Comparing the Antibiotic Regimens
As people get into more of the information about the combination antibiotic (abx) protocols on this site, confusion can arise about what medications are used with which protocol, and even which version. In the interests of clarity, I will try to summarize and compare the 7th Stratton/Vanderbilt protocol (published on this site), the most recent version of it represented by the interview with Dr. A, and David Wheldon's most current regimen. Drs. Stratton and Wheldon have graciously replied with their overviews of protocol variations.
- Doxycycline 200mg once a day (working up to this dose as the patient can manage)
- Then adding Roxithromycin (not avail in USA) 150mg twice a day OR Rifamcin 300mg twice per day OR Azithromycin 250mg three times per week (working up to this dose as the patient can manage)
- After 2-3 months or when the patient experiences little reaction from this dual abx combo metronidazole (Flagyl) is added (tinidazole may also be used if better tolerated). First a single 400mg (it comes in 500mg in the USA) is tried for the first pulse. Then every 3-6 weeks depending on tolerance a pulse of this is done working up over time to 400mg three times a day for 5 days.
When metronidazole pulses yeild no further reactions or improvements, the goal is to do 2 week courses of the abx, with days 5-9 being also Flagyl pulses.
David has also added N-acetyl cysteine 600mg twice a day, should be taken continuously a common dietary supplement, available at health-food stores. It is an acetylated sulphur-containing amino-acid, and may help to cause chlamydial EBs to open prematurely, exposing them to starvation.
Stratton/Vanderbilt 7th version:
This somewhat outdated version lists a very definitive schedule of adding abx, which continues to be a model of care and a guide for those concerned about managing die-off effects and Cpn toxicity.
- It lists Amoxicillin 500mg working up eventually to twice a day.
- Then adding Probenecid 500mg, working up eventually to twice a day. This drug limits excretion of the amoxi in the urine, resulting in higher concentrations of it in the tissues and more EB kill effect.
- When this is tolerated, adding in graduated fashion an additional agent: Rifamcin 300mg twice a day OR Azithromycin 250mg monday/wednesday/friday OR Clarithromycin 500 mg twice a day.
Updated Stratton/Vanderbilt Protocol:
One can be pragmatic about starting with the least expensive alternative available, either doxy or amoxi.
- Doxycycline, working up to 100mg twice a day.
- Amoxicillin, working up to 500mg twice a day.
- Then Azithromycin working up to 250mg on monday/wednesday/friday.
- Adding Flagyl, working up to 500mg twice a day, which can be pulsed (as in Wheldon's protocol) or taken continuously, depending on the patient and tolerance. (Note: I don't recommend continuous use until one has done numerous pulses and knows what to expect and is quite well cleared of cryptic Cpn.)
- Then adding Rifamcin, working up to 300mg twice per day. Rifamcin has deeper tissue penetration, but must be done continuously, once dosage is reached, for a number of months. Short courses of it is highly likely to create resistant bacteria.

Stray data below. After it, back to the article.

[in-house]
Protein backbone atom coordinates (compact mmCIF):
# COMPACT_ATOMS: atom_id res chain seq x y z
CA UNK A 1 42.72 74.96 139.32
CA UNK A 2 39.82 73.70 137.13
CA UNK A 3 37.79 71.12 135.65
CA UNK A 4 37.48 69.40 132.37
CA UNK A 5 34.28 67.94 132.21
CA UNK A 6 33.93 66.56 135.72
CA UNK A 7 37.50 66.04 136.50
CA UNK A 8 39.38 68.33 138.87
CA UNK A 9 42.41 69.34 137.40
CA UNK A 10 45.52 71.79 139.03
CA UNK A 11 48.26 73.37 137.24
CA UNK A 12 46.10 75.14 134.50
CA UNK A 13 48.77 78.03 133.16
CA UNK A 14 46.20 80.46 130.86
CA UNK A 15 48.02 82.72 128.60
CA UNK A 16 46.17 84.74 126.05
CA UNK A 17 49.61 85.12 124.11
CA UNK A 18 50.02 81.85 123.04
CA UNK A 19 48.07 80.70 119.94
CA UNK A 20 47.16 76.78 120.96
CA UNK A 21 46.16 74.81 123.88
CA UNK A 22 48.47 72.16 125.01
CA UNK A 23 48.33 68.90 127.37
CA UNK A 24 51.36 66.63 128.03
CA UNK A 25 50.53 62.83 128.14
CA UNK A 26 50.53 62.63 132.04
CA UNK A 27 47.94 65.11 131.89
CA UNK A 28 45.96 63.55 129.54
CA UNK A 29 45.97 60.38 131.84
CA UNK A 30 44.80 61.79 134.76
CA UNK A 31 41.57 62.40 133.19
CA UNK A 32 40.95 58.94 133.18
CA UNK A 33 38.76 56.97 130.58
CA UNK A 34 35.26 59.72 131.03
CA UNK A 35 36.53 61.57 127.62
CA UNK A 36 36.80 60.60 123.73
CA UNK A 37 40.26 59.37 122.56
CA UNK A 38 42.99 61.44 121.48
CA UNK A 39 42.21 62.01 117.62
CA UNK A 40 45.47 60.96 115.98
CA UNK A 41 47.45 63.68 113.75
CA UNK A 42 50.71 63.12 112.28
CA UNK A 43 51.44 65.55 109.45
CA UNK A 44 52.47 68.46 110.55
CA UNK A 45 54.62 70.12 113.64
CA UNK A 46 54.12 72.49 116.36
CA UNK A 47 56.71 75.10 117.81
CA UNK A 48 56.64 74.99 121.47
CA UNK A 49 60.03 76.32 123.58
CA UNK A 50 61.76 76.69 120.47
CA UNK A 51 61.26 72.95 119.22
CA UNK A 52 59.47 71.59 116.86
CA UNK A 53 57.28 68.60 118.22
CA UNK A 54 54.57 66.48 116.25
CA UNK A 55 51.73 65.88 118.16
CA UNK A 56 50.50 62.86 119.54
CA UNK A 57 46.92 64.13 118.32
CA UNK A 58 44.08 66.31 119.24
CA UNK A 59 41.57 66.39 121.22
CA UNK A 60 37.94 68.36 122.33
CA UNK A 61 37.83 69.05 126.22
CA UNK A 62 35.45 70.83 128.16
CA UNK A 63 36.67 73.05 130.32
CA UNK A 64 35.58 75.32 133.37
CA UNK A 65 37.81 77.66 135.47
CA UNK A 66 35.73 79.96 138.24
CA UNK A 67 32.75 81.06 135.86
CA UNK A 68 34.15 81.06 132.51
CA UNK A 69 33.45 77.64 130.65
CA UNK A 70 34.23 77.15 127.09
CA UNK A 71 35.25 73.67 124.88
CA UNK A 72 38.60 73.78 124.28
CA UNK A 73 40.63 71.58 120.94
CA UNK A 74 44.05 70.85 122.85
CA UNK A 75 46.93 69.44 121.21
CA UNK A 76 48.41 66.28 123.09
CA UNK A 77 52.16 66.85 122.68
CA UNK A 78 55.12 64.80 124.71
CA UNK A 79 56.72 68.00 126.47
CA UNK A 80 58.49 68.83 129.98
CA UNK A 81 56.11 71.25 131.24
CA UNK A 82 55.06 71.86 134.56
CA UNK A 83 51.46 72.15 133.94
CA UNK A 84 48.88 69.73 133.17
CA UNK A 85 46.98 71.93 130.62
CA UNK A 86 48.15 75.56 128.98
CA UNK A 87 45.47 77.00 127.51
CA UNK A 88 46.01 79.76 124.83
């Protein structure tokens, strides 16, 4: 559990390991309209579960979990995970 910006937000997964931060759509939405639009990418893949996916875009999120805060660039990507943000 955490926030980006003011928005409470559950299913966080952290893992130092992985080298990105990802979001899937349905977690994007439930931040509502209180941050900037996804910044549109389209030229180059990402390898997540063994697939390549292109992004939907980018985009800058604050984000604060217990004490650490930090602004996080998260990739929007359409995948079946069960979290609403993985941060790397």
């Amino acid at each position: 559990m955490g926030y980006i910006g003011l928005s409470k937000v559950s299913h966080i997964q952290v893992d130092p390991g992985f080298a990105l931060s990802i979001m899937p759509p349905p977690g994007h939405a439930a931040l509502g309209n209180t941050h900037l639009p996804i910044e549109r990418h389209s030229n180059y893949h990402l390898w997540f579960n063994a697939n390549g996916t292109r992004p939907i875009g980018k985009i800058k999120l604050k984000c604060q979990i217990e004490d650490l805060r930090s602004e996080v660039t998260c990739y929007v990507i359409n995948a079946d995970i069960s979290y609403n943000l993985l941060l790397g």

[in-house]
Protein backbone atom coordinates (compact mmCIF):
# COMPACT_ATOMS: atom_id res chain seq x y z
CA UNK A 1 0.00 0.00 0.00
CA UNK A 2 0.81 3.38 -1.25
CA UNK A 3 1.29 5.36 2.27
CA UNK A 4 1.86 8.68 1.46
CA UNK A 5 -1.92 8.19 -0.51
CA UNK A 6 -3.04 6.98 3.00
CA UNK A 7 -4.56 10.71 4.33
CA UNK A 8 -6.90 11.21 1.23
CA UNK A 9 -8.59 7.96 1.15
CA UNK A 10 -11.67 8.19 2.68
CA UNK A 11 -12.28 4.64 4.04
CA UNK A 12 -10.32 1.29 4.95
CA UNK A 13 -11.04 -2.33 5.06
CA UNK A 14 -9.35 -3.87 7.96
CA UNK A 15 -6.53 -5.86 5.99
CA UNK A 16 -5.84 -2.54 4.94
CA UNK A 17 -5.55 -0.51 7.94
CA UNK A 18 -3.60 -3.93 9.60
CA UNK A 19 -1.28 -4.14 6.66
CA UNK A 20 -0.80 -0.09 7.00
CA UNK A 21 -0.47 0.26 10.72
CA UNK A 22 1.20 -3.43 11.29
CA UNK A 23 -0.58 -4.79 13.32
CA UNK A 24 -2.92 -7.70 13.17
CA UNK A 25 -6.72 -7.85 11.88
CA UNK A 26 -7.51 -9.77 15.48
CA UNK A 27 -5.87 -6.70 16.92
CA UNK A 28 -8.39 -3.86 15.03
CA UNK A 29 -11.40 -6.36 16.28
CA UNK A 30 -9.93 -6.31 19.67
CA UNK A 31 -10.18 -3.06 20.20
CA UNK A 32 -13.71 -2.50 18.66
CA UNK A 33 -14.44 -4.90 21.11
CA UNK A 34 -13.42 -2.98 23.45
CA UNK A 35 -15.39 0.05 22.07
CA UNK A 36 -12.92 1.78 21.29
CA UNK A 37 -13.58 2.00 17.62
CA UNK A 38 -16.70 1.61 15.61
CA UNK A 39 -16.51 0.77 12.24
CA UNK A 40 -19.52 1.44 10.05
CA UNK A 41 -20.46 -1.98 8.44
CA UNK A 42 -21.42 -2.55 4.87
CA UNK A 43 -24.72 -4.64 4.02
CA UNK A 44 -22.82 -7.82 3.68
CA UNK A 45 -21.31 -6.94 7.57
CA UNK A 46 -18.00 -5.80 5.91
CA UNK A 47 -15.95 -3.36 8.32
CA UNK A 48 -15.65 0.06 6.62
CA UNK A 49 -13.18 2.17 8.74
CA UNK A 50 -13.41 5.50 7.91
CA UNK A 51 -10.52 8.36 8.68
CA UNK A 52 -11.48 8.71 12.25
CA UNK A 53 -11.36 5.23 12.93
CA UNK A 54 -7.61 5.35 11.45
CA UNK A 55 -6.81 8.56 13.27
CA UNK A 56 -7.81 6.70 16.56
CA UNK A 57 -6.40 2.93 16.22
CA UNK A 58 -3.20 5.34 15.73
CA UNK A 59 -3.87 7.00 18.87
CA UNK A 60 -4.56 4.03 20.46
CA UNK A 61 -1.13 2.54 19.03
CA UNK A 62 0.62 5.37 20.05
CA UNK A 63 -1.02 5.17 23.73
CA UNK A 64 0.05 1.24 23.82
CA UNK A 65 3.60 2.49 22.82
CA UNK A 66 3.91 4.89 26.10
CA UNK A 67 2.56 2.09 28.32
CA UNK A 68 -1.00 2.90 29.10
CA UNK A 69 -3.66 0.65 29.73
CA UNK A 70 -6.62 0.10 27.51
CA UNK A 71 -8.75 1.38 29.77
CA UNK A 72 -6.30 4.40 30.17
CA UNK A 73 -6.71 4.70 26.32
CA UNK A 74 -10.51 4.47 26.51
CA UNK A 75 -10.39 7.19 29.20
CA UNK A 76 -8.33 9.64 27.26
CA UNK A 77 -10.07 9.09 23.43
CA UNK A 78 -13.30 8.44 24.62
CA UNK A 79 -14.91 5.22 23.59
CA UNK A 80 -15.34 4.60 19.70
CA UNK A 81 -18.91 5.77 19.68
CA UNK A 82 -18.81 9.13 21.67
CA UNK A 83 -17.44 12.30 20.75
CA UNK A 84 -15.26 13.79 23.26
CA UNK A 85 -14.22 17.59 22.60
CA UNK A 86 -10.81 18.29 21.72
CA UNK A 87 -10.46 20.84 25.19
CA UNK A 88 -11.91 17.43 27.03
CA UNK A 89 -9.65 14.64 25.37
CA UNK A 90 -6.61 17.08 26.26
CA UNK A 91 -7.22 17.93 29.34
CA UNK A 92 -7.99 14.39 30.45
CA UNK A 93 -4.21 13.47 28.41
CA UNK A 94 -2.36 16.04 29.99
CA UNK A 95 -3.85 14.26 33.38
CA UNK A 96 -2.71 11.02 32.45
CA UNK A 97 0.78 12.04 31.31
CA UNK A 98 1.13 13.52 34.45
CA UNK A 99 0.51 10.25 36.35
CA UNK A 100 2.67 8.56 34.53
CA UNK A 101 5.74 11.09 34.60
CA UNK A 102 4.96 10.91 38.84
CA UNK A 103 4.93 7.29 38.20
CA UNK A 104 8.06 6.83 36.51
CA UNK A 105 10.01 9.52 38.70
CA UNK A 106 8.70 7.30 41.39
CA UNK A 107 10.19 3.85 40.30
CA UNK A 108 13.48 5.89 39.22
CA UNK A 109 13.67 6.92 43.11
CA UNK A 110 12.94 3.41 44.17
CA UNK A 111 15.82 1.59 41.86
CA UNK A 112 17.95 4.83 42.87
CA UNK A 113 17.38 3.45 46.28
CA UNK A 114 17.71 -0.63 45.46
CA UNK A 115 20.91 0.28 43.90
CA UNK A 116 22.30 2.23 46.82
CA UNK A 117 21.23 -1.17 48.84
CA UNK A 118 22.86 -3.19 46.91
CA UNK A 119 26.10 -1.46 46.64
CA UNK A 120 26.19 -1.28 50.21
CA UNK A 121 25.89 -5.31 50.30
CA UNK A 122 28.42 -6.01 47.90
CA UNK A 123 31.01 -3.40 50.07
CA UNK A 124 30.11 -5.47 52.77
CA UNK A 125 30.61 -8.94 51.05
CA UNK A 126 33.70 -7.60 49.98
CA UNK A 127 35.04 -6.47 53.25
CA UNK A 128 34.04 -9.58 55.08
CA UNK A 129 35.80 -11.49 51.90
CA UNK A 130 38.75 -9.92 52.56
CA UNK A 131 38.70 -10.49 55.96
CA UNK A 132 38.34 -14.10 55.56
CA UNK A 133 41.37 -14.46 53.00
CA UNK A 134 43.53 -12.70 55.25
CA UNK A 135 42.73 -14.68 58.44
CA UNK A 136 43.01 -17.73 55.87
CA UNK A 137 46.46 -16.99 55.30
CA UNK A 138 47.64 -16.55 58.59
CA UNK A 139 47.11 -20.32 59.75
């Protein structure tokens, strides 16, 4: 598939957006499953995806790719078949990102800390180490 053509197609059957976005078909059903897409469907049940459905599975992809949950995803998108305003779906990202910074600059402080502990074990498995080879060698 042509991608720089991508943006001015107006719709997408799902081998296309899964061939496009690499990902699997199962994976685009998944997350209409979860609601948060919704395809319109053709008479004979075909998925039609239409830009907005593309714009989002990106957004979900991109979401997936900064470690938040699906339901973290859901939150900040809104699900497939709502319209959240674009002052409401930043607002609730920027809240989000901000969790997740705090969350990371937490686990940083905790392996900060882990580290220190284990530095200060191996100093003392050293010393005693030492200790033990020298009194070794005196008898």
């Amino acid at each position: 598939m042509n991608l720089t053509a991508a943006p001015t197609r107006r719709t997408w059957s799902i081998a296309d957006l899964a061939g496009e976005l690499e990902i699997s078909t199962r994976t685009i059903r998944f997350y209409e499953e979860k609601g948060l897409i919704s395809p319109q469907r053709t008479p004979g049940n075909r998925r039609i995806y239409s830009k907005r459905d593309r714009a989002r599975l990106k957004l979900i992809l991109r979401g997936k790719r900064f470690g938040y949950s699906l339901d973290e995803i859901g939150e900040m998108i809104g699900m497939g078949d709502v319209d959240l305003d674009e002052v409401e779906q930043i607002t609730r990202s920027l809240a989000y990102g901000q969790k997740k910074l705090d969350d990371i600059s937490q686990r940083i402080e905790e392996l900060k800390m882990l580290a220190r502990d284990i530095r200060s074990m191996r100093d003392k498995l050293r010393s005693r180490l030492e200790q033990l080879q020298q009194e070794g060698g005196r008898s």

In this current version, the addition of amoxi and rifamcin is considered especially important to add if one has been sick longer with Cpn and has built up a high load of EB's in the intercellular tissues. Over longer times, since thousands of EB's are produced by each infected cell of your body, but only a few EB's can gain entry to a cell (proportionally) these spore-like forms build up in joints, muscles, connective tissues, and so on. If you don't clear them, you reinfect.
David Wheldon's comments on the protocol differences:
Charles Stratton's Comments on Protocol Differences
My comment on the differences in the protocol is that they reflect both a difference in the use of antimicrobial agents as well as an evolution in the approach to the therapy. For example, using metronidazole in a pulse mode appears to be just as effective and reduces the side effects. Our approach was to start slowly and work up to full therapy – the pulse approach accomplishes the same goal. N-acetyl-cysteine will break the disulfide bonds in the elementary bodies just as effectively as N-formyl-penicillamine, which is the metabolite of amoxicillin that does the same thing. It is cheaper and doesn’t require probenecid to increase the levels as it can be taken at high enough doses.
I don’t think that azithromycin versus roxithromycin makes much of a difference. Azithromycin goes off patent soon and should become very much cheaper. Doxycycline is much cheaper that rifampin. Rifampin also has drug-drug interactions that must be factored in to the therapy. So, I’m equally comfortable with both protocols. I agree completely that the supplements are important and as much a part of the therapy as the antibiotics.
I also believe that the therapy for Chlamydia pneumoniae will continue to evolve. There are newer antibiotics such as telithromycin (currently available) and rifalazil (still investigational) that may offer improvements. For example, telithromycin appears to be chlamydiacidal due to dual binding of the 23S ribosome. Whether to use telithromycin in pulse therapy (e.g., 5 days per month) or daily is not known because of it being new to medical practice. It is likely that pulse therapy will prove to be the best approach due to cost, if nothing else. Remember, the therapy of tuberculosis was several decades in its evolution. I suspect the same will be true for the therapy of chronic C. pneumoniae infections.